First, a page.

How to configure Bind DNS Server

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First, configure the IPv6 address and IPv6 gateway on the DNS server. This assumes you have already installed and configured Bind DNS server for IPv4.

Let's determine how DNS works before we configure Bind. Assuming the router's IPv6 address is fd00::1, you should be able to ping the router. If you are unable to ping ipv6.google.com, this probably means you do not have a public IPv6 address. In this scenario, implement 6to4, or accept that you will only be able to IPv6 in your LAN.

[root@server1 ~]# ping6 -c4 fd00::1
[root@server1 ~]# ping6 -c4 ipv6.google.com

 

Configure iptables to allow traffic on port 53. Refer to the article on how to configure the iptables firewall in Linux. Remember to restart the iptables service, and then check the status of the iptables service to ensure it is active and running.

[root@server1 ~]# systemctl restart iptables
[root@server1 ~]# systemctl status iptables

 

View the current mapping between the nameserver and IP address. If the output is nameserver 192.168.0.6 and nameserver 8.8.8.8, this means that the Bind DNS server is using the internal Bind deamon (192.168.0.6) and Googles DNS servers (8.8.8.8).

[root@server1 ~]# cat /etc/resolv.conf
nameserver 192.168.0.6
nameserver 8.8.8.8

 

If you have already configured Bind DNS server with IPv4, you should have a forward and reverse file.

/var/named/forward.example.com
/var/named/reverse.example.com

 

The /var/named/forward.example.com file should already have a line that has an A record with the IPv4 address of the Bind DNS server. Simply add another line, with an AAAA record and the IPv6 address of your Bind DNS server.

$ORIGIN example.com.
$TTL 1D
@ IN SOA  ns1.example.com. root.example.com. (
                                2016010100 ; serial
                                1D         ; refresh
                                1H         ; retry
                                1W         ; expire
                                3H         ; minimum)
@     IN   NS          ns1.example.com.
ns1   IN   A           192.168.0.6
ns1   IN   AAAA        fd00::6

 

The /var/named/reverse.example.com file should already have a line that has an A record with the IPv4 address of the Bind DNS server. Simply add another line, with an AAAA record and the IPv6 address of your Bind DNS server.

$TTL 1D
@ IN SOA  ns1.example.com. root.example.com. (
                                2016010100 ; serial
                                1D         ; refresh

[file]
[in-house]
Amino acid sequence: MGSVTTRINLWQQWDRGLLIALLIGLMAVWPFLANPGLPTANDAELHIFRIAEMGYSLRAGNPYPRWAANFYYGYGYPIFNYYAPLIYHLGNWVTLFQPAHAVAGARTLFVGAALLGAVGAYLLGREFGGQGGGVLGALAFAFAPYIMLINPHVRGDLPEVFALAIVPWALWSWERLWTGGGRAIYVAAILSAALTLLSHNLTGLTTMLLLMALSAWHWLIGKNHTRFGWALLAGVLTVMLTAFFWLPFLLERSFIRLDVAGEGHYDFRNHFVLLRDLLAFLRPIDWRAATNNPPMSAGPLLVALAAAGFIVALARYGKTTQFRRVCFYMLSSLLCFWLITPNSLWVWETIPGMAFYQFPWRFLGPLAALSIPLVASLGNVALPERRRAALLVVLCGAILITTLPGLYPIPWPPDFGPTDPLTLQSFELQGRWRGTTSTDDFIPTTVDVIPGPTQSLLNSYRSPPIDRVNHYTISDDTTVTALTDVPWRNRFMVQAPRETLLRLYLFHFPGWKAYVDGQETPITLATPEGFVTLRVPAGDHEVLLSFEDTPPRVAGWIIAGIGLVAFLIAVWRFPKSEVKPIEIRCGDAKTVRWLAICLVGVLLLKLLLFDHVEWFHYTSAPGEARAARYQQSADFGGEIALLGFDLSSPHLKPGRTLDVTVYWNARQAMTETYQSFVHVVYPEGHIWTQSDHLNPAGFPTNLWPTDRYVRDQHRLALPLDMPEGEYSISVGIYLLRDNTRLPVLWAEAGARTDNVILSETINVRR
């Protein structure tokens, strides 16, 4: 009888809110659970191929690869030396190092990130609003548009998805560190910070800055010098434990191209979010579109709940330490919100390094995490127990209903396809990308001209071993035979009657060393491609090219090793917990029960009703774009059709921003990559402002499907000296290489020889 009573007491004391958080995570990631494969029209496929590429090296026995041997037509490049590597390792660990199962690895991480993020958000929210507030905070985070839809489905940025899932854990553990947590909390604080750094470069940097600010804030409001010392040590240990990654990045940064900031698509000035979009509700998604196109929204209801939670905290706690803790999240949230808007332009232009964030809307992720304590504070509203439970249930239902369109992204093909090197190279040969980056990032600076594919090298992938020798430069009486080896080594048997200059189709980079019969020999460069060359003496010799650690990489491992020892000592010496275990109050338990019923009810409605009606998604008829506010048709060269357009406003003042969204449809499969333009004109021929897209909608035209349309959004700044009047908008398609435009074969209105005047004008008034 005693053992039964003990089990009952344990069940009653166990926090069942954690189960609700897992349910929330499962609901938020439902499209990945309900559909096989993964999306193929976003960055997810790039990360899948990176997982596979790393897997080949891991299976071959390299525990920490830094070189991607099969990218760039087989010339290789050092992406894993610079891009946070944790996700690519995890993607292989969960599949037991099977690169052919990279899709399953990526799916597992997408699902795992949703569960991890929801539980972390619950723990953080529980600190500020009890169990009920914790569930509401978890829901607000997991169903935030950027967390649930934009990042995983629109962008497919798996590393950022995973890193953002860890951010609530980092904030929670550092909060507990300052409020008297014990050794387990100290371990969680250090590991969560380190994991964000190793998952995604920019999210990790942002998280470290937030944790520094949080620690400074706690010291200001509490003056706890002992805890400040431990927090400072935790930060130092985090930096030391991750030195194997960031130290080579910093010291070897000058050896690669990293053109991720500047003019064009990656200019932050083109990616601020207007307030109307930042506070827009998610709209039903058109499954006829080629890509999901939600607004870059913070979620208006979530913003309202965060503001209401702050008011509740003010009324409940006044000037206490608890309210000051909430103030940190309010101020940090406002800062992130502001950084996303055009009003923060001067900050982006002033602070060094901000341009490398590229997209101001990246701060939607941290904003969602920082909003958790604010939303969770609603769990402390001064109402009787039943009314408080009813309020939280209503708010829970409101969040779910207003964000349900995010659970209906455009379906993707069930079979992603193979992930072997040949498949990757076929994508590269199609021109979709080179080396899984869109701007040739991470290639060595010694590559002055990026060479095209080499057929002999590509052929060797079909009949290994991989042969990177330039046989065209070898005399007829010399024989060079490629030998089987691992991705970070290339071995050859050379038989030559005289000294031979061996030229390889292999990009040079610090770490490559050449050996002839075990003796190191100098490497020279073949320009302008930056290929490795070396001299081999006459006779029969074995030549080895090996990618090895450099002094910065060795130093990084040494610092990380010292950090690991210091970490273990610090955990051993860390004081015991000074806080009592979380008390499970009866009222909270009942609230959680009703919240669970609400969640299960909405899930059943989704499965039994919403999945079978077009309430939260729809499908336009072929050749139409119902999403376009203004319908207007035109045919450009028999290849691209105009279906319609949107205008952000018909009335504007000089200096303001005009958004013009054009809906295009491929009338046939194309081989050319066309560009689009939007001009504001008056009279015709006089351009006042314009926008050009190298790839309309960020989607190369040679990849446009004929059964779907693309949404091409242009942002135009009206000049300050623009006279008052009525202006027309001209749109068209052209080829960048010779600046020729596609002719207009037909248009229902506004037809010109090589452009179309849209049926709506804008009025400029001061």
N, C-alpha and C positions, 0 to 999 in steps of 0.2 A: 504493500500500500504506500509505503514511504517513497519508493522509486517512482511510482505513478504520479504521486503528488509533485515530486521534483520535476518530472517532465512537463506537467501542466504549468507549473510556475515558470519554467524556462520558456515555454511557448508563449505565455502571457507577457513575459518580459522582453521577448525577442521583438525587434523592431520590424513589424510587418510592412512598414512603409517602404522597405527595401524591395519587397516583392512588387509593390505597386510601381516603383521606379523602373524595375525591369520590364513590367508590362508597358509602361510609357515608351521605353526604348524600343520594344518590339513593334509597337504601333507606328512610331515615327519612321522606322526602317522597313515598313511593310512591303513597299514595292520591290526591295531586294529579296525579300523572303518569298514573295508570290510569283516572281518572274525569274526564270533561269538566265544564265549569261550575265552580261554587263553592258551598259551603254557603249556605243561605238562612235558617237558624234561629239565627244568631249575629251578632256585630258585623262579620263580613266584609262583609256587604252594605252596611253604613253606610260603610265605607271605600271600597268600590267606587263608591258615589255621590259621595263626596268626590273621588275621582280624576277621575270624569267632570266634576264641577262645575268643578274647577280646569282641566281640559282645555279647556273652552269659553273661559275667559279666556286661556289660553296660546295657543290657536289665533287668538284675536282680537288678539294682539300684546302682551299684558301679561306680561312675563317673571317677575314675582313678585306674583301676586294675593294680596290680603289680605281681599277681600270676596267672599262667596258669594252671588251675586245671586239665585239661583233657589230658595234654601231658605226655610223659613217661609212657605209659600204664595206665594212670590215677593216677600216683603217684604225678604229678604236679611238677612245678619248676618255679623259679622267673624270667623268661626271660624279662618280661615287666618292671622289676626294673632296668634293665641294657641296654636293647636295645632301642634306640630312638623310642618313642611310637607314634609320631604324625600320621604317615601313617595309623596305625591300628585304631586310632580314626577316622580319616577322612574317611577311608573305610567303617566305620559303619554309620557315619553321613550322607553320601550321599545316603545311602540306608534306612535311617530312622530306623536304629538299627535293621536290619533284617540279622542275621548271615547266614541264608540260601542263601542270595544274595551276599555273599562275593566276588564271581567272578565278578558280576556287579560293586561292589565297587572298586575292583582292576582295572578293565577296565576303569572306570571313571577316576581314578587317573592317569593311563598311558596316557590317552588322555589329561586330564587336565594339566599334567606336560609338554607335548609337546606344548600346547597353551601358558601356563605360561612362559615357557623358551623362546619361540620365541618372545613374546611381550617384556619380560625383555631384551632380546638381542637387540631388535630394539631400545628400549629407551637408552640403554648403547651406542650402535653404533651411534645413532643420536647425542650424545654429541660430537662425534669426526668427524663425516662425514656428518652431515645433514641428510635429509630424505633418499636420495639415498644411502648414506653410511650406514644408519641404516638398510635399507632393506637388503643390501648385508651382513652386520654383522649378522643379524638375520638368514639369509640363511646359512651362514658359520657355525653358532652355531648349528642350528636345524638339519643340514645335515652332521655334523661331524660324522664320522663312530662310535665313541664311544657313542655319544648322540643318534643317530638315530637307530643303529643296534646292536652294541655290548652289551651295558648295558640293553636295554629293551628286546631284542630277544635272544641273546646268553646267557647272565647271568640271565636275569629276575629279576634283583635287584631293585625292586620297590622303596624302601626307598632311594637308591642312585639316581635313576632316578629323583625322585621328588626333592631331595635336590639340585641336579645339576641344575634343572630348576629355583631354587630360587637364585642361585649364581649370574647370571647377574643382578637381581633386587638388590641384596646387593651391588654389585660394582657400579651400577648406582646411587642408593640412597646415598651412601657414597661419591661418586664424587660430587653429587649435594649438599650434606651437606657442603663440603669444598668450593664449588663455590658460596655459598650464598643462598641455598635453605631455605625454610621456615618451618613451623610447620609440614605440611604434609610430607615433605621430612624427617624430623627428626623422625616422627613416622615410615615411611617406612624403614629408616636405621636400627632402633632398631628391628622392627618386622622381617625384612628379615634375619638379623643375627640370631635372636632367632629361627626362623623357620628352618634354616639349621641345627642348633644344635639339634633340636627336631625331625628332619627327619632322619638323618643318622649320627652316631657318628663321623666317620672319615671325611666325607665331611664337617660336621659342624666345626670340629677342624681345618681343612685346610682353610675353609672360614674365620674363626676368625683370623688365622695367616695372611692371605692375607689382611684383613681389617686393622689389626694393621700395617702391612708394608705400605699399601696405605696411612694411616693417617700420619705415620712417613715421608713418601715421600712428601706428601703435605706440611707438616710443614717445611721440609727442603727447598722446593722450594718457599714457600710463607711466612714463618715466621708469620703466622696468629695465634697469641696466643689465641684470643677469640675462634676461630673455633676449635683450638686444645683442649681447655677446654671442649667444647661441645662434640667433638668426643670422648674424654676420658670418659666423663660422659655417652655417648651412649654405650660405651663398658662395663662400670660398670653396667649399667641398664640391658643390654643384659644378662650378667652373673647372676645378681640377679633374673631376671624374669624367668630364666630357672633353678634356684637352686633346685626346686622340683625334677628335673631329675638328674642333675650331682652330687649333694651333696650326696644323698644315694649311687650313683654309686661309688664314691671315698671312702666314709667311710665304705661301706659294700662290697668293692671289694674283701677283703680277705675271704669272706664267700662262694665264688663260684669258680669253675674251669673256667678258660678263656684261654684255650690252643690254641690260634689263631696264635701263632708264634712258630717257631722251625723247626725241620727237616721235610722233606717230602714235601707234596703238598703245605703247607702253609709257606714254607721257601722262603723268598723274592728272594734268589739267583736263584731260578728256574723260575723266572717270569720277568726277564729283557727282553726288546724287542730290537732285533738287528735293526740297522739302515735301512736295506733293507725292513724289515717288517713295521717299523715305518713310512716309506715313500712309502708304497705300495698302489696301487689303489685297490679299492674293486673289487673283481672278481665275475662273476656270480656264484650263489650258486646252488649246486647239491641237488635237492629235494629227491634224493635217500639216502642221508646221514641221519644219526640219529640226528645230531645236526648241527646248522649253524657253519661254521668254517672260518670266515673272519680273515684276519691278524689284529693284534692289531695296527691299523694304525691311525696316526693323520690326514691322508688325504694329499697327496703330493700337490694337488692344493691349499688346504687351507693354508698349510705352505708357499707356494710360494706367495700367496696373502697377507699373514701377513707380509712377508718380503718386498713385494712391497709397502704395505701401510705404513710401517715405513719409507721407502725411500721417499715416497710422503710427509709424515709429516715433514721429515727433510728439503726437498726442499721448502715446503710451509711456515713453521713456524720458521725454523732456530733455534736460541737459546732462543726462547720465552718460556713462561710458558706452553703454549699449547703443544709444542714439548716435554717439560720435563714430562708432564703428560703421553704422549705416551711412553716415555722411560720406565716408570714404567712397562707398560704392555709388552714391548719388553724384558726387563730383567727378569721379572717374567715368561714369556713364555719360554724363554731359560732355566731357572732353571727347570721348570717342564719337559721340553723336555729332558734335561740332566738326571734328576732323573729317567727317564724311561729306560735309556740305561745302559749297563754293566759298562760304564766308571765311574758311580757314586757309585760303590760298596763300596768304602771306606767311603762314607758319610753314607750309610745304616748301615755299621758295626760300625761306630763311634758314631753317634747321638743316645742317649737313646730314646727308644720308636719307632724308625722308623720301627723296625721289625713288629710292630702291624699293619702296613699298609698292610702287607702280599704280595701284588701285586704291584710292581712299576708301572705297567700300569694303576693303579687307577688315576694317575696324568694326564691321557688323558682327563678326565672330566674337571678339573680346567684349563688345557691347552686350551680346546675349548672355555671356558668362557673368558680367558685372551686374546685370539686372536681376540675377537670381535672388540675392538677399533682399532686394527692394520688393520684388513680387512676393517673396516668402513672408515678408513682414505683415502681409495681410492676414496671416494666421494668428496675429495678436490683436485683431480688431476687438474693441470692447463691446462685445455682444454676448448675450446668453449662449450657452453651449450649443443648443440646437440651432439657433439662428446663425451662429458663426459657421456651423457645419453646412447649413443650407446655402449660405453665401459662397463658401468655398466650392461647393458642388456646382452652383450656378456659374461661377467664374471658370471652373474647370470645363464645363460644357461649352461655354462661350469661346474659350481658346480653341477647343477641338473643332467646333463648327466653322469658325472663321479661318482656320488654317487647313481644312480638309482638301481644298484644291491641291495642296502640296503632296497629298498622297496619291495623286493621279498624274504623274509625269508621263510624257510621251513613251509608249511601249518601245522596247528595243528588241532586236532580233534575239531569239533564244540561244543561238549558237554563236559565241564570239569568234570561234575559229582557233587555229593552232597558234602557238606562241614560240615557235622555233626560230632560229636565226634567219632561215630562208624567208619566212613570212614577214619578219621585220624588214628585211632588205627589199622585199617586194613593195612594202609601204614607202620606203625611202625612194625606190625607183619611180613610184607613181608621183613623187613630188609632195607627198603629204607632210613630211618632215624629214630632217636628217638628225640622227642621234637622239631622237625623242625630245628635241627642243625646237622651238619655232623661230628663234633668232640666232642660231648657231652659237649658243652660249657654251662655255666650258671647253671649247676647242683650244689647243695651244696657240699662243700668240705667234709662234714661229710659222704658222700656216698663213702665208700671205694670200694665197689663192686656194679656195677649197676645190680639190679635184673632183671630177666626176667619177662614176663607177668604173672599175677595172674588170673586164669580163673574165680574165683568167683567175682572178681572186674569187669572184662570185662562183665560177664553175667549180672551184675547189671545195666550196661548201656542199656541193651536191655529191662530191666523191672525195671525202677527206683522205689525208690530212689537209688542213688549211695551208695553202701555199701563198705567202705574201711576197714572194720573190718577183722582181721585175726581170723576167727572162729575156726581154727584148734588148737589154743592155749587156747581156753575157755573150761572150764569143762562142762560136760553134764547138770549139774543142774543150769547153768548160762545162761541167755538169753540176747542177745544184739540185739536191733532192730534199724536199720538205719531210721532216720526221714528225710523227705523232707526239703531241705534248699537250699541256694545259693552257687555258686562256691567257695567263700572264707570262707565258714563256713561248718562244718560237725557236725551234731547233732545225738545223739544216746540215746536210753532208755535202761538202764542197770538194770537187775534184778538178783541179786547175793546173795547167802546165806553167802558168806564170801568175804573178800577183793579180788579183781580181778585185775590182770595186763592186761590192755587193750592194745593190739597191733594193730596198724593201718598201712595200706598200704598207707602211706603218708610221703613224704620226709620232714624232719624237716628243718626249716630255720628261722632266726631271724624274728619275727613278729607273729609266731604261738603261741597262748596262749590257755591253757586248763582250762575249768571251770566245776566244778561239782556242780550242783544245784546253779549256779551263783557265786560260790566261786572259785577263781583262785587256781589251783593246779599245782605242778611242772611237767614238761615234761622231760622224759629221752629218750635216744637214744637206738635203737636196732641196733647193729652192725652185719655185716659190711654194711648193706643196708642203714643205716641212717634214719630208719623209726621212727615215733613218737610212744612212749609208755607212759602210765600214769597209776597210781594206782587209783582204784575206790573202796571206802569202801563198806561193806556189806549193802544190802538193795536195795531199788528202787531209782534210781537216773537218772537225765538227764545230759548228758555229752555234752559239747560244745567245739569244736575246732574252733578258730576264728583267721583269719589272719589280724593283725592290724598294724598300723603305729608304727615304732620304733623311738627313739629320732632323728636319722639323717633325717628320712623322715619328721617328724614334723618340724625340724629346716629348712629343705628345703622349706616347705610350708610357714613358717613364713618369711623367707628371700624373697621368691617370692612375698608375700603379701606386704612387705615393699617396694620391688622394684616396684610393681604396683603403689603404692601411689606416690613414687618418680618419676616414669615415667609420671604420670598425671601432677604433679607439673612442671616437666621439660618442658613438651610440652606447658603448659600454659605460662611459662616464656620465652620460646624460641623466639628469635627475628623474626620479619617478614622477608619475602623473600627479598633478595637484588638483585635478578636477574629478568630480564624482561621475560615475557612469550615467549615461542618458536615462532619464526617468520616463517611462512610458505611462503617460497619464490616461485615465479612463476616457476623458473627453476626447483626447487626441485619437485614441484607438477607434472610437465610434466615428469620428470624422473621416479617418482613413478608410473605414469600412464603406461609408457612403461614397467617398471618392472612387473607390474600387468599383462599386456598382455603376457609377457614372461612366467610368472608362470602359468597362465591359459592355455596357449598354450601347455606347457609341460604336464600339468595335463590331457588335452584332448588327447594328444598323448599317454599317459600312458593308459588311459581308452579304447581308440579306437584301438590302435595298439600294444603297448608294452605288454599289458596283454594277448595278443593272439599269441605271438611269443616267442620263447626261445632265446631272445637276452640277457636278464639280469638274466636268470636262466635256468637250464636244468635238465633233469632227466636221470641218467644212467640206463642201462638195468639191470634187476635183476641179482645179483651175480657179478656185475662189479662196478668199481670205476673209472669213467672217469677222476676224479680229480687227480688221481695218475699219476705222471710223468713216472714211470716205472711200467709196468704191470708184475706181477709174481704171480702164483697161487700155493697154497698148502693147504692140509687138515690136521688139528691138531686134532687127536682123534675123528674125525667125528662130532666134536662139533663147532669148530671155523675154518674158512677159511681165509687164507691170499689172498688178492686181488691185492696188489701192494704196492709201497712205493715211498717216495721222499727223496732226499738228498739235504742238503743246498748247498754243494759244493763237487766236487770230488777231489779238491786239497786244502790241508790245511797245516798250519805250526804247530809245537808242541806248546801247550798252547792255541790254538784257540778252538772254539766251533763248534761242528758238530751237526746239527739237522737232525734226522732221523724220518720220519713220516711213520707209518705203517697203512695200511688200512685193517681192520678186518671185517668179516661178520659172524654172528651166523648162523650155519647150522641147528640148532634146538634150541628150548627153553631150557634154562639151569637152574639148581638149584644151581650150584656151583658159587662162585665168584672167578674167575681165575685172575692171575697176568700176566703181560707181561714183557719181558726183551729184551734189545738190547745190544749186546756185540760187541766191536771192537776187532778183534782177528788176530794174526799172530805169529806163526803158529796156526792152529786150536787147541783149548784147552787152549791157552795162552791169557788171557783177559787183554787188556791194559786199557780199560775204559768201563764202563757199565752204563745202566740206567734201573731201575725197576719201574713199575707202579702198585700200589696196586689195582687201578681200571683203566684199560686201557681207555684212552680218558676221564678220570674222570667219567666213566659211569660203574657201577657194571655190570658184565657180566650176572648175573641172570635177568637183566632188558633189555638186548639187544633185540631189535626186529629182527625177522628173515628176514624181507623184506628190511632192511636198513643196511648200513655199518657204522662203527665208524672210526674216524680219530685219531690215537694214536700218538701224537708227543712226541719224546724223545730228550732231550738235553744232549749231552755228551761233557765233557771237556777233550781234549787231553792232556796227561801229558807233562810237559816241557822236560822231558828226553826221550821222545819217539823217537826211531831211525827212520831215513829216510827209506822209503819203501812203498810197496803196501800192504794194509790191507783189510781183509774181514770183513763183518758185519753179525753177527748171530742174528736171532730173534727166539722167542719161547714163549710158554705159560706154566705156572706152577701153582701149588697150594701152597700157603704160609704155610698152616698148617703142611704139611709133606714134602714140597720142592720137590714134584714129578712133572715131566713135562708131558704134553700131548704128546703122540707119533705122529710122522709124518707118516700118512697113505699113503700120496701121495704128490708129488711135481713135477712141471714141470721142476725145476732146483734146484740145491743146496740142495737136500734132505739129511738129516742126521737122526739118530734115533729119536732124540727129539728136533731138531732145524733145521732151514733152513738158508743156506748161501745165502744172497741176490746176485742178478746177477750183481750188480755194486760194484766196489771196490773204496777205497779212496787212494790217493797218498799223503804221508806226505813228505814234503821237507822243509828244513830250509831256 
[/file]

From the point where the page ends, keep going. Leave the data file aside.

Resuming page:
1H         ; retry
                                1W         ; expire
                                3H         ; minimum)

0.168.192.in-addr-arpa.  IN  NS  ns1.example.com.

@     IN   NS          ns1.example.com.
ns1   IN   A           192.168.0.6
ns1   IN   AAAA        fd00::6
10    IN   PTR         ns1.example.com.

 

The only modification to the /etc/named.conf file is to ensure listen-on-v6 port 53 is listed in the options section.

options {
. . .
  listen-on-v6 port 53 { ::1; };
. . .
}

 

Restart the named service, and ensure the service is active and running.

[root@server1 ~]# systemctl restart named
[root@server1 ~]# systemctl status named

 

Ensure the forward and reverse zones are OK.

[root@server1 ~]# named-checkzone example.com /var/named/forward.example.com.zone
. . .
OK

[root@server1 ~]# named-checkzone example.com /var/named/reverse.example.com.zone
. . .
OK

 

Change the interface so that DNS1 is the IPv4 address and DNS2 is the IPv6 address.

DNS1="fd00::6"
DNS2="192.168.0.6"

 

After making DNS changes, use the service network restart command to update the /etc/resolv.conf file.

[root@server1 ~]# systemctl restart network

 

To confirm that the DNS changes have taken effect, view the /etc/resolv.conf file. Googles DNS server is no longer listed (8.8.8.8). Instead, the IPv4 and IPv6 address of the internal Bind DNS server are listed.

[root@server1 ~]# cat /etc/resolv.conf
nameserver 192.168.0.6
nameserver fd00::6

 

To confirm that the newly added DNS server is working properly, type nslookup followed by the name of the DNS server.

[root@server1 ~]# nslookup -query=AAAA ns1.your.domain.com
Server:              192.168.0.6
Address:             192.168.0.6#53

ns1.your.domain.com  has AAAA address fd00::6

 

If ping and nsloookup fails, try to ping the default gateway, and also try to ping another computer in the LAN using the IP address. Next try to ping the DNS server using the name of the name server found in the /etc/forward.example.com file.

Change the DNS1 and DNS2 in the /etc/sysconfing/network-scripts/ifcfg-* file to use Google's DNS servers (8.8.8.8, 8.8.4.4). Then bring the interface down, bring the interface up, and try to ping and nslookup fails, the problem is not with Bind, and instead there is some other issue. SELinux or iptables may be configured to refuse ICMP connections.



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